With great power comes great responsibility: consultation on regulation of data centres
The consultation is seeking further views on its proposals for increased regulation of third-party data centres. The deadline for responses is 22 February 2024.
The consultation follows a call for views undertaken in 2022 on the data centre sector specifically, as well as the National Data Strategy (2020) which sets out the Government’s broader ambitions for the use of data in the UK.
The consultation seeks views on a series of proposals intended to enhance the security and resilience of third-party data centres and provide a framework for oversight of existing and emerging data storage and processing. DSIT recognises that many data centre operators maintain high security and resilience standards due to commercial drivers, but is concerned that risks may remain, for example:
- where commercial interests may not align with national interests;
- where standards are applied inconsistently; and
- where risks affecting the wider industry arise, due to a current lack of governmental oversight and information sharing.
As well as being a topic of interest for the Government, data centres have become an attractive sector for investors. ULI Europe recently identified data centres as the second ranked sector of interest to investors for 2024. Investors and potential investors would be well advised to monitor the outcome of the consultation (and indeed to make submissions) as the proposed reforms could be wide-ranging. We have highlighted five key areas covered by the consultation below.
DSIT is focused on organisations that operate date centres, in particular, those that provide colocation and co-hosting data centre services as a third-party provider. However, the consultation also calls for views on whether the proposed regulations should apply to a broader suite of persons that operate within the sector – such as cloud service providers – and how that would interact with existing regulations. The scope of any future data centre regulation therefore has the potential to be extensive, and DSIT envisages that the extent of the regulations might be adjusted in future to bring additional services and infrastructure into scope.
It is also worth noting that under the recently launched consultation on amendments to the National Security and Investment Act the Government is adopting a similar position, proposing changes to expand the application of the mandatory notification system to suppliers of colocation data centres.
All participants in the sector should take note of the Government’s intentions as they take shape.
In addition to considering the services and infrastructure that are within scope, the consultation considers whether landowners should be within the regulatory framework, even where a separate operator provides data centre services from their land. This may just be an obligation to appoint a regulated operator, but DSIT goes as far as suggesting that landowners might be subject to a duty to ensure that the relevant operators meet their own duties. The imposition by statute on landowners of, essentially, a performance guarantee of those operating data centres from their land would be a significant shift in the risk allocation between landowner and operator.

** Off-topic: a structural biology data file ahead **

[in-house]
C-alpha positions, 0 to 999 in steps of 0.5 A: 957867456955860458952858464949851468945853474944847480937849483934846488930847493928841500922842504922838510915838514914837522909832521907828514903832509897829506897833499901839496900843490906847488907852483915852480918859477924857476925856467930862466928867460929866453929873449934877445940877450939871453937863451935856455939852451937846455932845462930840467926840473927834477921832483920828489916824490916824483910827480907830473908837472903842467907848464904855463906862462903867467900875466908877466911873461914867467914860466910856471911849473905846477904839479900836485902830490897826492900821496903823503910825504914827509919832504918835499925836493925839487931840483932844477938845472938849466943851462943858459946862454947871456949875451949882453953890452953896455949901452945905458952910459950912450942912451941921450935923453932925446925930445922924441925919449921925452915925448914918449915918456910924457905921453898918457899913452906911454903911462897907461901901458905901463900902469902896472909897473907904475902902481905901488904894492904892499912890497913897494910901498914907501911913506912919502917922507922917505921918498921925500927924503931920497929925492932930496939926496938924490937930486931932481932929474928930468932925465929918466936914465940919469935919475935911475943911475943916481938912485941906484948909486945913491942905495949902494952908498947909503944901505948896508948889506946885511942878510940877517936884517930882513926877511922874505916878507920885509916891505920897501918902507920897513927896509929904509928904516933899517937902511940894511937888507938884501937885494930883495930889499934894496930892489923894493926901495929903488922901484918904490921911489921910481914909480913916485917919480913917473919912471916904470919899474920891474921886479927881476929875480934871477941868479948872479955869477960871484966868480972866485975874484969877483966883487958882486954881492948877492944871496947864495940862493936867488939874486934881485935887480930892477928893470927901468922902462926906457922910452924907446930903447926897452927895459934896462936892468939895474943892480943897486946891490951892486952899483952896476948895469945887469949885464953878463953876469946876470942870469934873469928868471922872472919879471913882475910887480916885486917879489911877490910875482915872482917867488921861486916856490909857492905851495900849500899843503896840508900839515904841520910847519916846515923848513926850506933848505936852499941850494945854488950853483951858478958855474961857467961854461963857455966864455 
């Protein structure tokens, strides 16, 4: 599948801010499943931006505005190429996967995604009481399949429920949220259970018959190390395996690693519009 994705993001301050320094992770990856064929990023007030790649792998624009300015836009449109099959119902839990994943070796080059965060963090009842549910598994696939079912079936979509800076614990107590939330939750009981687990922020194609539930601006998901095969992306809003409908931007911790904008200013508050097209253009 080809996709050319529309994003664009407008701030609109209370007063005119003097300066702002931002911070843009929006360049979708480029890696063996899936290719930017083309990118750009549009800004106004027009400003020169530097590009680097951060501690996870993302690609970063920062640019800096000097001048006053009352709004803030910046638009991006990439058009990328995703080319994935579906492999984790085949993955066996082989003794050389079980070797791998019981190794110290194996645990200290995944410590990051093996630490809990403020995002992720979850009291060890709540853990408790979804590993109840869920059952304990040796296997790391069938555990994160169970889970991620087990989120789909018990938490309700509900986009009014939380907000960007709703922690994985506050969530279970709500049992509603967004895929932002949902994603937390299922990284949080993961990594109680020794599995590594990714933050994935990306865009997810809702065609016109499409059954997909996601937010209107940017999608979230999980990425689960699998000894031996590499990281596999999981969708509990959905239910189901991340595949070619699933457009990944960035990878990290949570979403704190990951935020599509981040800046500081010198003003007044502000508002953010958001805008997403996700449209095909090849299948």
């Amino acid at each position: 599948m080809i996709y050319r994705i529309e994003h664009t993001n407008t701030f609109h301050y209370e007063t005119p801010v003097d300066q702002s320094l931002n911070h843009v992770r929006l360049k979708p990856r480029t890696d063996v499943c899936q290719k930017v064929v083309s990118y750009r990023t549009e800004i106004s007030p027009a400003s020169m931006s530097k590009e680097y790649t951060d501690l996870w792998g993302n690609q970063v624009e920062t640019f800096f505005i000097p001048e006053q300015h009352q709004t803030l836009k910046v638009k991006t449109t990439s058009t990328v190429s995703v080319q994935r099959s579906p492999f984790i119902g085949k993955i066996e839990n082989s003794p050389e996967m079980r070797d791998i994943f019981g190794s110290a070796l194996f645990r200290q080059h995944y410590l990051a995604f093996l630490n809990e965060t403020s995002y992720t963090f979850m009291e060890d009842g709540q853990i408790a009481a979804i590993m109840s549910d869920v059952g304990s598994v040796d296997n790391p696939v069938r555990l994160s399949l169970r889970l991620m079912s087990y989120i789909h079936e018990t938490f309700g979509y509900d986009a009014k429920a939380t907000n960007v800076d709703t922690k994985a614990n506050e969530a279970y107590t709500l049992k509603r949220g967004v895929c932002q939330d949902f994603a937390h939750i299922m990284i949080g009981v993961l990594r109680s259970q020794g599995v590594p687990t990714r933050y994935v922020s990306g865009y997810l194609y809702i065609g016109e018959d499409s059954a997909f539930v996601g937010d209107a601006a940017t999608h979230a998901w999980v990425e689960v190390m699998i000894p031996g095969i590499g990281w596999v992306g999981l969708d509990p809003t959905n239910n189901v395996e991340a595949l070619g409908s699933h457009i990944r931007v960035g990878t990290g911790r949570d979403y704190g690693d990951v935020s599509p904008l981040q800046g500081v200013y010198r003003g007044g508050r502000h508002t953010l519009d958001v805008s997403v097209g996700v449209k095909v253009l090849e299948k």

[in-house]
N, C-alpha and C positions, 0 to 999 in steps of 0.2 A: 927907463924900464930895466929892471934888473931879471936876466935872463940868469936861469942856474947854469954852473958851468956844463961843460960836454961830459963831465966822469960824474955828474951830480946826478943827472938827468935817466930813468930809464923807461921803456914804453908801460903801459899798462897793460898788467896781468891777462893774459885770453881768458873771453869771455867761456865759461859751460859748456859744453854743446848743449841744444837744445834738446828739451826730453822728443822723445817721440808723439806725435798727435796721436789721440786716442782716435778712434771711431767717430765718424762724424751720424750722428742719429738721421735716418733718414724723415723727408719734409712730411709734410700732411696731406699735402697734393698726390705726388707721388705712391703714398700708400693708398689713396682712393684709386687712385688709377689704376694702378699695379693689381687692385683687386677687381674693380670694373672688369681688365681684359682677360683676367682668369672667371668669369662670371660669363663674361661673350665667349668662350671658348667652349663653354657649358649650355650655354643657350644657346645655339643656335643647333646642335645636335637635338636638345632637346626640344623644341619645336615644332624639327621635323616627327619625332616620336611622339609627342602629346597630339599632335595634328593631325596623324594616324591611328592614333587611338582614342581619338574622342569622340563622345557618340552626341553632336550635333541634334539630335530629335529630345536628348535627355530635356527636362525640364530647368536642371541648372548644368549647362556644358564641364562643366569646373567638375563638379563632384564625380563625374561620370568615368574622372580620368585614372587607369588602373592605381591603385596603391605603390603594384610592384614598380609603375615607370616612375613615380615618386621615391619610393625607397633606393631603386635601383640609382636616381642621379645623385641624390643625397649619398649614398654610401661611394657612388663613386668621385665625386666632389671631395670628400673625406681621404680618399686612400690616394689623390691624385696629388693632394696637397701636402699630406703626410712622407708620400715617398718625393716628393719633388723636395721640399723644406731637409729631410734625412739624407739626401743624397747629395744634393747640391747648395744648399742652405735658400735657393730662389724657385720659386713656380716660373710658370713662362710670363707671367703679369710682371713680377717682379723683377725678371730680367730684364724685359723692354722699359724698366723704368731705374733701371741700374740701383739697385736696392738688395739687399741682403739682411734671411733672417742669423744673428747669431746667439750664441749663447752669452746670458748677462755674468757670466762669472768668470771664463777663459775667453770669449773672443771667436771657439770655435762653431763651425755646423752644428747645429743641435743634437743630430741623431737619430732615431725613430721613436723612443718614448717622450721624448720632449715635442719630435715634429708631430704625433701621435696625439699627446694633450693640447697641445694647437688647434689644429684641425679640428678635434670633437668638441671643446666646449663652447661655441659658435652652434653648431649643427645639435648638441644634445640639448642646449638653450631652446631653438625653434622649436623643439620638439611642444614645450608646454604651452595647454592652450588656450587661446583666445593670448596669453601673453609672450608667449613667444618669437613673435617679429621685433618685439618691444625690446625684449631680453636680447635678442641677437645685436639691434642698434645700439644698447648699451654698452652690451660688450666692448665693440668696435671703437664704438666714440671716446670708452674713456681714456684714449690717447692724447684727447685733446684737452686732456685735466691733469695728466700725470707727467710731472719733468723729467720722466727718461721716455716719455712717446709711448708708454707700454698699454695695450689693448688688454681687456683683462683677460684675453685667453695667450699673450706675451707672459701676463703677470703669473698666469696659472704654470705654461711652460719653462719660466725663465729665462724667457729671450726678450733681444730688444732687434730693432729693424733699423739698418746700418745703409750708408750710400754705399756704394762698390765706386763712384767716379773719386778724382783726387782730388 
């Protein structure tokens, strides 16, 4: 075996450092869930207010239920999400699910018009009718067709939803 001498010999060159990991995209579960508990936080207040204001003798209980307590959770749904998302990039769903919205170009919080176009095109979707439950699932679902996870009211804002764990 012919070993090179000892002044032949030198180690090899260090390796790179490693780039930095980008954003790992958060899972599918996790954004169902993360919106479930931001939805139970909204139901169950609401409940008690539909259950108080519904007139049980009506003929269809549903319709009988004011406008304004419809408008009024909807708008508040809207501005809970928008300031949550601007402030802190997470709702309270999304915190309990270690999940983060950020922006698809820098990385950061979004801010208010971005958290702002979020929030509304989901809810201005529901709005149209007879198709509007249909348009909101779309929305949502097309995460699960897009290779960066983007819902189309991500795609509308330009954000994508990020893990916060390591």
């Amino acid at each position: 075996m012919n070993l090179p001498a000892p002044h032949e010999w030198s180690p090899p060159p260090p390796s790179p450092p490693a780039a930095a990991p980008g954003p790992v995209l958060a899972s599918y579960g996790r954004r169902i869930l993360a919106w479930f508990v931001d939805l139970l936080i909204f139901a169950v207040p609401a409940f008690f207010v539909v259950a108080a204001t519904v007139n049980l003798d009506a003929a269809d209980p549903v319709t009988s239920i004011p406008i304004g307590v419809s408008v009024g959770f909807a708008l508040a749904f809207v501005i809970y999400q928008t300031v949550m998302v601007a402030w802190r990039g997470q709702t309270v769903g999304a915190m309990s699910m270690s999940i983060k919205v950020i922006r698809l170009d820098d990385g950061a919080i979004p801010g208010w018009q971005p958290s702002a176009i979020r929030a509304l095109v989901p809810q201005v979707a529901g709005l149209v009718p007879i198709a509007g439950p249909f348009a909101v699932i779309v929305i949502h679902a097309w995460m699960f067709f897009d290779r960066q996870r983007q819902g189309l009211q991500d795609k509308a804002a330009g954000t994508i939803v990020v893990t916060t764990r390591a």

DSIT proposes that data centre providers would be subject to a registration regime with the relevant regulator. The scope of information to be provided on registration is subject to further consideration, but DSIT posits that as well as basic entity details, this might include information on the relevant operational sites, current customer types and the provider’s ultimate beneficial ownership. Subject to understanding the proposed obligations to update this information, this could impose a significant administrative burden on data centre providers.
At the heart of the proposed regulations would be a duty on data centre providers to take “appropriate and proportionate technical and organisational measures to protect and enhance the security and resilience of their services”, subject to supervision by a regulator. The consultation sets out indicative baseline security and resilience measures, intended to reflect an outcome-based approach. As we anticipate that the vast majority of established data centre providers will already have in place stringent measures, the key question will be whether the Government’s baseline requirements will simply codify existing good practice, or go further, such that even prudent operators will have to scale up their security and resilience management.
A key departure from the status quo, DSIT proposes the introduction of a mandatory incident reporting regime. This would require data centre providers to notify the regulator of any security incidents and of any impact on the continuity of service. While a significance threshold is proposed for continuity of service issues, DSIT expressly considers that even security issues thought to be minor should be reportable to guard against the risk that those issues are really pre-positioning for a larger attack.
DSIT also suggests that, where appropriate, providers would be obliged to inform customers and other affected parties (such as suppliers) of incidents. In certain scenarios, significant incidents may also be subject to public disclosure.
Those within the scope of the incident reporting requirements will need to consider their obligations carefully, both to minimise the likelihood of any reportable incidents and to ensure that reporting lines are clear if an incident does arise.
With the backdrop of the ongoing consultation on amendments to the National Security and Investment Act, the UK appears to be in the process of a holistic review of its infrastructure regulatory framework with a clear focus on data centres, setting investment in UK infrastructure (and especially data centres) as both an engaging and evolving landscape, particularly for inbound investors.